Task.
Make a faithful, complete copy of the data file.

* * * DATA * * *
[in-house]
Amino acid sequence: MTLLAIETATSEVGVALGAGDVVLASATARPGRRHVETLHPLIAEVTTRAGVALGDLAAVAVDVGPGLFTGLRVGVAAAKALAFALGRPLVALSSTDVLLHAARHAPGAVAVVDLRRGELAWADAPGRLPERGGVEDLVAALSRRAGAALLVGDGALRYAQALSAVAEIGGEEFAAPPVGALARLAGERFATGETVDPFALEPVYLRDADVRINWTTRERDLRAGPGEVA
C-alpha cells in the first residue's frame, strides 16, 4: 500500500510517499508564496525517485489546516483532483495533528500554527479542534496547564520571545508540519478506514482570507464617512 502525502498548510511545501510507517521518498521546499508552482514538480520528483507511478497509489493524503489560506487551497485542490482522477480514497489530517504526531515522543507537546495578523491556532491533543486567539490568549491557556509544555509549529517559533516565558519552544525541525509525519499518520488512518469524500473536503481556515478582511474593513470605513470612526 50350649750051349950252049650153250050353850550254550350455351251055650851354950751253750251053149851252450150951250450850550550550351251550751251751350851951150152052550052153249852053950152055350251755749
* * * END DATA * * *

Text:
[in-house]
Amino acid sequence: MTLLAIETATSEVGVALGAGDVVLASATARPGRRHVETLHPLIAEVTTRAGVALGDLAAVAVDVGPGLFTGLRVGVAAAKALAFALGRPLVALSSTDVLLHAARHAPGAVAVVDLRRGELAWADAPGRLPERGGVEDLVAALSRRAGAALLVGDGALRYAQALSAVAEIGGEEFAAPPVGALARLAGERFATGETVDPFALEPVYLRDADVRINWTTRERDLRAGPGEVA
C-alpha cells in the first residue's frame, strides 16, 4: 500500500510517499508564496525517485489546516483532483495533528500554527479542534496547564520571545508540519478506514482570507464617512 502525502498548510511545501510507517521518498521546499508552482514538480520528483507511478497509489493524503489560506487551497485542490482522477480514497489530517504526531515522543507537546495578523491556532491533543486567539490568549491557556509544555509549529517559533516565558519552544525541525509525519499518520488512518469524500473536503481556515478582511474593513470605513470612526 50350649750051349950252049650153250050353850550254550350455351251055650851354950751253750251053149851252450150951250450850550550550351251550751251751350851951150152052550052153249852053950152055350251755749